The results were, well, just okay. Tanaka gave up four runs (three earned), four hits and three walks with four strikeouts and two wild pitches in a 79-pitch outing that was frankly only marginally better than his first start. He did chalk up his first victory due largely to the welcomed overwhelming offensive support, but through two starts Tanaka’s earned run average is an unappetizing 7.00.
With their first imposing surge of offense this season to fashion a 14-4 victory, the Yankees pushed Tanaka to the side of the storyline for this game. Concern about their ability to score was growing daily for a team that went into Sunday night’s game batting a collective .193 and averaging 3.4 runs per game.
“Obviously, it takes a lot of pressure off the starting pitcher,” Girardi said. “I thought [Tanaka’s] fastball was better than the first game, but he had trouble throwing his breaking balls for strikes, which was the opposite of his first game. His location was better with his fastball down in the zone, but he wasn’t as sharp with his slider.”
The Yanks staked Tanaka to a 7-0 lead in a first inning highlighted by a three-run double by Alex Rodriguez and back-to-back home runs by Chase Headley and Stephen Drew. They kept it up against Buchholz, who departed in the fourth after allowing 10 runs (nine earned) and nine hits.
By the sixth inning, everyone in the Yankees’ starting lineup had gotten at least one hit and scored at least one run. A-Rod picked up a fourth RBI with a bases-loaded walk in the three-run sixth against lefthander Tommy Layne. Headley finished with three RBI and Drew and Brett Gardner two apiece.
Brian McCann scored three runs and had two hits, including the 200th home run of his career, a solo shot in the eighth inning off Edward Mujica. The victory was vital what with the Yankees embarking on a 10-game, 11-day trip that starts Monday night at Baltimore.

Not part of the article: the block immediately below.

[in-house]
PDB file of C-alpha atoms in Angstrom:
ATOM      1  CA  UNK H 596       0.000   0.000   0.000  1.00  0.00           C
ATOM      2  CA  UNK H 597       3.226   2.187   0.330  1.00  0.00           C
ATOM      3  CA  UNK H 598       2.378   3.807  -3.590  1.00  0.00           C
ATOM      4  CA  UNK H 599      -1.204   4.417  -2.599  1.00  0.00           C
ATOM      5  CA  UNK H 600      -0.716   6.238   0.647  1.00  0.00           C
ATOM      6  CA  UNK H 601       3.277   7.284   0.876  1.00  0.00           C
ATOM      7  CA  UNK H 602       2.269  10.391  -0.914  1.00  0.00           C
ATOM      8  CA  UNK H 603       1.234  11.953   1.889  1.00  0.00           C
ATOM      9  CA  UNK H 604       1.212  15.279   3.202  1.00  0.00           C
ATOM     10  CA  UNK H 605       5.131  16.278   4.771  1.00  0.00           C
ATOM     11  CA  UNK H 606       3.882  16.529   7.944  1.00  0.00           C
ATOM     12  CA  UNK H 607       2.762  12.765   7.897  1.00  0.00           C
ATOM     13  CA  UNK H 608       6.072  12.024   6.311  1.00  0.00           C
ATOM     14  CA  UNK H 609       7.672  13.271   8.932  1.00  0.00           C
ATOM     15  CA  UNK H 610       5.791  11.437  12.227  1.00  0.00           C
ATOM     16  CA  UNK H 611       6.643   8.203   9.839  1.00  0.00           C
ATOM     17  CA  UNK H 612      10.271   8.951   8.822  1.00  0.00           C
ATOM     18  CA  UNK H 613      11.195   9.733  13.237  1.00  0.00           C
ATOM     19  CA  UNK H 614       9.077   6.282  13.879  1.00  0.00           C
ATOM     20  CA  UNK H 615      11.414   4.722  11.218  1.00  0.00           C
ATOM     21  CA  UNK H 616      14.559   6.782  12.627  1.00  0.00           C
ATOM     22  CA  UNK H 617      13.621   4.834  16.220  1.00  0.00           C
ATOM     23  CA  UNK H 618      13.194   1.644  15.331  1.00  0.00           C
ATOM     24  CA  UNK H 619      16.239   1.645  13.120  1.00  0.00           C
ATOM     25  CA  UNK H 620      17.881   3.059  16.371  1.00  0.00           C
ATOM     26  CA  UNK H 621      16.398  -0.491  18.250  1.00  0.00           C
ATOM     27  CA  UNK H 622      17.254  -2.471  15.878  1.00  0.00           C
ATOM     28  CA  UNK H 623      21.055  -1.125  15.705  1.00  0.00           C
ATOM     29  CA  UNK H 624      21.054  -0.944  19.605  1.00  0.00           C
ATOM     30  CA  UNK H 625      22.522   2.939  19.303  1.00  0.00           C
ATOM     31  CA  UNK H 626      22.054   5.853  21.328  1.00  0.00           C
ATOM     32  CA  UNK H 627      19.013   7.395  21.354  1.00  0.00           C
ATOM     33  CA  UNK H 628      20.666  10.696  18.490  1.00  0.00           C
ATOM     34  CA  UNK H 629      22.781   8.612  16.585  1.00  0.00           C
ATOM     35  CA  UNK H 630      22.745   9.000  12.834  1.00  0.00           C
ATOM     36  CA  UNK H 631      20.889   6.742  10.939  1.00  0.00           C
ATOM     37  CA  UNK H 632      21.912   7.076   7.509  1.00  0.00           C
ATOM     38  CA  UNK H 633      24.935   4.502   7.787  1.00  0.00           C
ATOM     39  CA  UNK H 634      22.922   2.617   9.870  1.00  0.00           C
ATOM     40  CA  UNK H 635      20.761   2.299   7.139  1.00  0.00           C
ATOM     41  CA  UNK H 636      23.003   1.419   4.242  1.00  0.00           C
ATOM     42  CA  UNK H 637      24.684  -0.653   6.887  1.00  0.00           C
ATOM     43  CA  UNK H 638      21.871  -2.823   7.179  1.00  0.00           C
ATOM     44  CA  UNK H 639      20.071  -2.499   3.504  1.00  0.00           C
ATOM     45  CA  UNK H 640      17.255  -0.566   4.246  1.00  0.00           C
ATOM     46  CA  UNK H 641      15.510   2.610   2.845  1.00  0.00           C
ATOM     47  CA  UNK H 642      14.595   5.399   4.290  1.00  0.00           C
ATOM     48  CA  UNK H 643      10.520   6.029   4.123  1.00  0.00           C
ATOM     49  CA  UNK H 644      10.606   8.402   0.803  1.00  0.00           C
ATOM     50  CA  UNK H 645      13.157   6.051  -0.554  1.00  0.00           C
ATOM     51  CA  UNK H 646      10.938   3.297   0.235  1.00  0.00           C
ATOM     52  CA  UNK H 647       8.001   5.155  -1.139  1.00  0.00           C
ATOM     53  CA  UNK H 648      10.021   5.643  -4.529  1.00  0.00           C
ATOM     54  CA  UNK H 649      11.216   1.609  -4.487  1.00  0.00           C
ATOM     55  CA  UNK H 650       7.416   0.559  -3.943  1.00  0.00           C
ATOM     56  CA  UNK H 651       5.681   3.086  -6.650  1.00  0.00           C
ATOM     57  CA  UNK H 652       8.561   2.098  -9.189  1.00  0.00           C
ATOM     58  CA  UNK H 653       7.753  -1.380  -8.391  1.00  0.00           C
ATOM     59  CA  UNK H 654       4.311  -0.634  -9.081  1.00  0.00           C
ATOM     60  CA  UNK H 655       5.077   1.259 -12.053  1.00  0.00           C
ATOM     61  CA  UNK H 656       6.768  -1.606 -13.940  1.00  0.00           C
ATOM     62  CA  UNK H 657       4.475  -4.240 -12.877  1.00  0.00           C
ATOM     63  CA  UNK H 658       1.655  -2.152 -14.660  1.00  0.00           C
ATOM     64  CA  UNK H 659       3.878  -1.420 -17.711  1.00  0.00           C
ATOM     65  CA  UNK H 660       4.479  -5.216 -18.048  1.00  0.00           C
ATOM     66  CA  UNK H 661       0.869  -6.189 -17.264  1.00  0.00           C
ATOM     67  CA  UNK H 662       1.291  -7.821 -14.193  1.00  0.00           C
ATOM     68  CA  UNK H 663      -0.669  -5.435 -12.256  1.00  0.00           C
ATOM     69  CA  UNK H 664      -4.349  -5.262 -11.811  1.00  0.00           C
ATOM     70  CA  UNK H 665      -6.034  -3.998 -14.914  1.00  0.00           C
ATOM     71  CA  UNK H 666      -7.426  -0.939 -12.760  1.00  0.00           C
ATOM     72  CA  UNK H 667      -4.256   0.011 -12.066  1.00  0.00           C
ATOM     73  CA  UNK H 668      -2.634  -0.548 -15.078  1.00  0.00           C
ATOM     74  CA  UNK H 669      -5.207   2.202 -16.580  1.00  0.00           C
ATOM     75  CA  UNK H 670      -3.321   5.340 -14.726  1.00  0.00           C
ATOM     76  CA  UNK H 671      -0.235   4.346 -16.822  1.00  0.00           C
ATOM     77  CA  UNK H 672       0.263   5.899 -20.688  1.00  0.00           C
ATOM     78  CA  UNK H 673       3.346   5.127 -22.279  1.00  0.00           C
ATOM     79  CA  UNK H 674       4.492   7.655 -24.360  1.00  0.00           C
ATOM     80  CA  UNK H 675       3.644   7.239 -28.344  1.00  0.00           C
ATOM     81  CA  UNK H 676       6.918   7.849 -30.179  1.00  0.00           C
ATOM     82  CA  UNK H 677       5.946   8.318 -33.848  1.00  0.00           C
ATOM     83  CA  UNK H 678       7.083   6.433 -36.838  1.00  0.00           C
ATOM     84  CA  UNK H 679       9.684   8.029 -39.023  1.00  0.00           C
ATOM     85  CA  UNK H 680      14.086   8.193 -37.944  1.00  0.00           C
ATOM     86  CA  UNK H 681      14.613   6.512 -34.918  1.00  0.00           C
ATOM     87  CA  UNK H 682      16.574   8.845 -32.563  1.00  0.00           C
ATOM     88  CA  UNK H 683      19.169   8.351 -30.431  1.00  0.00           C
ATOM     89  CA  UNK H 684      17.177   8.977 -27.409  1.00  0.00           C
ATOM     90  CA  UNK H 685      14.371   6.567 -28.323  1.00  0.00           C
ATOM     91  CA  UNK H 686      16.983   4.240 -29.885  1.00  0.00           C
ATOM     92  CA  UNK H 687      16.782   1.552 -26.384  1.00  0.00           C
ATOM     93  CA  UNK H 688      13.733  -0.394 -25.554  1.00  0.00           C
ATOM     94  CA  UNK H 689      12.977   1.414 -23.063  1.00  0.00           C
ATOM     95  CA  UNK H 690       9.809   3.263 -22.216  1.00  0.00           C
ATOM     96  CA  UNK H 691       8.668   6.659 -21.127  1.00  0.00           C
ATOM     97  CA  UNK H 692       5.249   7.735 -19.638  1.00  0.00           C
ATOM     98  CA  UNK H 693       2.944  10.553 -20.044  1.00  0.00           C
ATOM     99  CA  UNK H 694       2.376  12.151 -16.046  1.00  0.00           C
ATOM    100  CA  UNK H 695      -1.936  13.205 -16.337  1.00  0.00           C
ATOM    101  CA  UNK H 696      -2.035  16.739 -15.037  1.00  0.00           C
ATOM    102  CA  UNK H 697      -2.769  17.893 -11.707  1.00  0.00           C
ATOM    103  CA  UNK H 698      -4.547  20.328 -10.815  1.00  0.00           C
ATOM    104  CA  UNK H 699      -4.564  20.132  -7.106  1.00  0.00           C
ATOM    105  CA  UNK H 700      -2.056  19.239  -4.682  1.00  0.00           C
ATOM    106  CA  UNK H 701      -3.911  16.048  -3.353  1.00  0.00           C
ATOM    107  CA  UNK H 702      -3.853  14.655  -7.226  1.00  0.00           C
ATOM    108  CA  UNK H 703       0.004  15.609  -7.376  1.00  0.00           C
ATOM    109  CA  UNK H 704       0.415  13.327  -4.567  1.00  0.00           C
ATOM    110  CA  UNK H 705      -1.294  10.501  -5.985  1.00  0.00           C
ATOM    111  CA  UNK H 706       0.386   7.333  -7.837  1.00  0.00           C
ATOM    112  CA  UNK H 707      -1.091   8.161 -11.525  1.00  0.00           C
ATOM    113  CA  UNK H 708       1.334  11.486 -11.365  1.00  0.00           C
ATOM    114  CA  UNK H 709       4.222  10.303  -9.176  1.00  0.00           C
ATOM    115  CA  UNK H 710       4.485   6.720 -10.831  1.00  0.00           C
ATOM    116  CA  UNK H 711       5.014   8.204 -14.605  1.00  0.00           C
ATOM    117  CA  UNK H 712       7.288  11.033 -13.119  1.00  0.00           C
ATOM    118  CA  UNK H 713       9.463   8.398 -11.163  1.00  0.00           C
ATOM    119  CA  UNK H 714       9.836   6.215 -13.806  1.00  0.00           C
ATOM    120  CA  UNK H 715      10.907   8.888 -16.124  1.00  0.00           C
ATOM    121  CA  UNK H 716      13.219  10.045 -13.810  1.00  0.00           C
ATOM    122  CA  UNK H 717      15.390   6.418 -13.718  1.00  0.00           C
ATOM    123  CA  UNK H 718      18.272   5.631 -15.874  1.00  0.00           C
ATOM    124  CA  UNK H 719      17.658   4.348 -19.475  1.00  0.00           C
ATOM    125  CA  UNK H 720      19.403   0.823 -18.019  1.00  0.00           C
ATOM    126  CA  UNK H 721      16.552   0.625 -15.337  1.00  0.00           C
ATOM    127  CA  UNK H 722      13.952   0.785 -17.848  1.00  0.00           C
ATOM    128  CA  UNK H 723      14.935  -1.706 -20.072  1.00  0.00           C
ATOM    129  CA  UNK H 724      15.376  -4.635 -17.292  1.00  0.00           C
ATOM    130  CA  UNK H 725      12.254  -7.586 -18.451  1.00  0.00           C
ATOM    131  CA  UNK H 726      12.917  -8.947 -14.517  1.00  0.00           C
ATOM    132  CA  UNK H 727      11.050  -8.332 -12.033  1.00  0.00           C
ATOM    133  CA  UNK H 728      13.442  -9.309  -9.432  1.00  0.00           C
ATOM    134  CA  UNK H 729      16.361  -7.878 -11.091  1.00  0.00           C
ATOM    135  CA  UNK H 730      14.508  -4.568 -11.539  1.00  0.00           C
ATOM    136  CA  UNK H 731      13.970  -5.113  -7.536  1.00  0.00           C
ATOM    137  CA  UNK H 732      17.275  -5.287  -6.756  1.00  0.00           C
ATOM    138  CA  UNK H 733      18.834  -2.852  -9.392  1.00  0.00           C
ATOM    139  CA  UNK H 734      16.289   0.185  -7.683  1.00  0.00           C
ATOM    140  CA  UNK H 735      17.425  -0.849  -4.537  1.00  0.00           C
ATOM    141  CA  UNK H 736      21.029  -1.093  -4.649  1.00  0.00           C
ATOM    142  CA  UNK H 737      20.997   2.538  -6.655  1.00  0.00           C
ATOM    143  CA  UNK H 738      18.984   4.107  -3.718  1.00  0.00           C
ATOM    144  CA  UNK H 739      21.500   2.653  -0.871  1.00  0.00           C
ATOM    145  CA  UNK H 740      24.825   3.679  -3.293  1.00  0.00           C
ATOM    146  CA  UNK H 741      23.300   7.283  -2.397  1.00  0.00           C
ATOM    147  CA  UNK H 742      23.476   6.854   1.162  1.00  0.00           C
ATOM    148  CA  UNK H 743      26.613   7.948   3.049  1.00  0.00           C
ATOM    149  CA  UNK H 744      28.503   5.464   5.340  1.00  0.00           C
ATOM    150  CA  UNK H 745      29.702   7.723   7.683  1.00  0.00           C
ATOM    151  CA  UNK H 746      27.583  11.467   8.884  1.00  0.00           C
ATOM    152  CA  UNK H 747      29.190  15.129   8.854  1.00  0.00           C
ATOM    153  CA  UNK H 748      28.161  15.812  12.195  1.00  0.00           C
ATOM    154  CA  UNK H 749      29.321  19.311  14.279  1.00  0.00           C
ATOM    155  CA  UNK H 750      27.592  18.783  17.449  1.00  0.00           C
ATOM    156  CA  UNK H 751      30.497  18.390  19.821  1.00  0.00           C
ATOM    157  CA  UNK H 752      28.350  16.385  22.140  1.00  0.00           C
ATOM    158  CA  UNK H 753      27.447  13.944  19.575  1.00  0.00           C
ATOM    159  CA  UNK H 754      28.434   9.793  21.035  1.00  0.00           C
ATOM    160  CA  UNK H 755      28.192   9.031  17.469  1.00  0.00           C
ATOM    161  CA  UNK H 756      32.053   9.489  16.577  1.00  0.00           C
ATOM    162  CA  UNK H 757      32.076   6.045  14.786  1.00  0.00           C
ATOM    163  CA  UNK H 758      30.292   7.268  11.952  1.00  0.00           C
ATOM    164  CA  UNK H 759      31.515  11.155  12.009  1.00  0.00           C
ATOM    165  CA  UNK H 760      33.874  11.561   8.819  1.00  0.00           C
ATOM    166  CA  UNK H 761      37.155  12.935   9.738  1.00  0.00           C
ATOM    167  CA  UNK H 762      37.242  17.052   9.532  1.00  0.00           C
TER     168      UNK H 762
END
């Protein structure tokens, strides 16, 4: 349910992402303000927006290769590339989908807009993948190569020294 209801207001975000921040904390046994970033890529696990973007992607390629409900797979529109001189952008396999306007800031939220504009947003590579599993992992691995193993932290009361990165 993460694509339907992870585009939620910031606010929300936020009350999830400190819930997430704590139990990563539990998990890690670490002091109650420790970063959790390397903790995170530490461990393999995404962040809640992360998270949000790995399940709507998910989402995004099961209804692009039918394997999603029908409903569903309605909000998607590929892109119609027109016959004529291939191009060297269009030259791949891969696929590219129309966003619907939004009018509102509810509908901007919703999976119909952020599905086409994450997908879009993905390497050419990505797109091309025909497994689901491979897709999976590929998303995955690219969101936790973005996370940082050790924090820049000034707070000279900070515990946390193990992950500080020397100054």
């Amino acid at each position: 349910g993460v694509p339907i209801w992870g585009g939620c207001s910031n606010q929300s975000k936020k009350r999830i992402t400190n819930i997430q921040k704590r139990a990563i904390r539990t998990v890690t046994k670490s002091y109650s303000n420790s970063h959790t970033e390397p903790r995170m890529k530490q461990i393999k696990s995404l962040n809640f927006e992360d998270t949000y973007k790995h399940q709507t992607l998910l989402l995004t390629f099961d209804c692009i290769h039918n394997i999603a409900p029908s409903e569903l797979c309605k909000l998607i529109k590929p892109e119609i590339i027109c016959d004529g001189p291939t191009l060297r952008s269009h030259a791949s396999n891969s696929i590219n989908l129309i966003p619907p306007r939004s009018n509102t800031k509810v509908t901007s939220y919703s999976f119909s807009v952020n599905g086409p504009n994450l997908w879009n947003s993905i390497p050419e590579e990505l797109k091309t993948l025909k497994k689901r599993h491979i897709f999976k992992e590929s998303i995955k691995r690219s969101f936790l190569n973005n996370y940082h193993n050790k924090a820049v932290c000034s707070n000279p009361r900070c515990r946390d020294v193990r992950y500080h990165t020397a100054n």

Saturday’s 8-4 loss to the Red Sox had all the trappings of a classic hangover game for the Yankees. Less than 12 hours after they were beaten, 6-5, in 19 innings, the Yankees were back at Yankee Stadium for another joust with Boston and looked very much like a team that was sleep-walking.
Granted, the Red Sox were on the field for the same six hours, xx minutes that the Yankees were Friday night into Saturday morning, but Boston had a major advantage – the uplifting feeling any victory gives a team. When you play a game for that long, you want to end out on top, which the Red Sox did despite allowing the Yankees to tie the score three times.
It was the longest home game (in terms of time) in franchise history and the second-longest overall, behind only their seven-hour, 9-7, 22-inning victory June 24, 1962 at Detroit’s Tiger Stadium. Friday PM/Saturday AM was the Yankees’ longest game (in terms of innings) since a 5-4, 19-inning victory Aug. 25, 1976 over the Twins at Yankee Stadium. It marked the sixth game of at least 19 innings in franchise history. It was the longest game in terms of time for the Red Sox, whose previous longest was six hours, 35 minutes in an 18-inning game Aug. 25, 2001 at Texas. Boston also used 21 players, everyone on the 25-man roster except outfielder Brock Holt and starting pitchers Clay Buchholz, Rick Porcello and Justin Masterson.
The first extra-innings game in the American League this season also was the first extra-innings game between the Yankees and the Red Sox since Sept. 5, 2013, a 9-8, 10-inning Boston victory at the Stadium. It was the longest extra-innings game between the clubs since a 20-inning, 4-3 Yankees victory in the second game of an Aug. 29, 1967 doubleheader at the Stadium.
Yankees manager Joe Girardi used all but four of his players in the game – starting pitchers CC Sabathia, Masahiro Tanaka, Michael Pineda and Adam Warren, the latter of whom was sent home after the ninth inning to be well rested for Saturday’s start. Indeed, Warren pitched fairly well Saturday (one earned run, five hits, two walks, one strikeout in 5 1/3 innings) but had to absorb the loss because of his teammates’ failures with their bats and gloves.
Chase Headley sent the game into extras with a two-out, solo home run in the bottom of the ninth. Mark Teixeira also hit a game-tying home run, in the 16th, by which time the clock had gone past midnight and it was Tex’s 35th birthday. It marked the latest a Yankees player homered in a game since Alfonso Soriano and Jorge Posada both went deep in the top of the 17th inning of a 10-9 victory June 1, 2003 at Detroit’s Comerica Park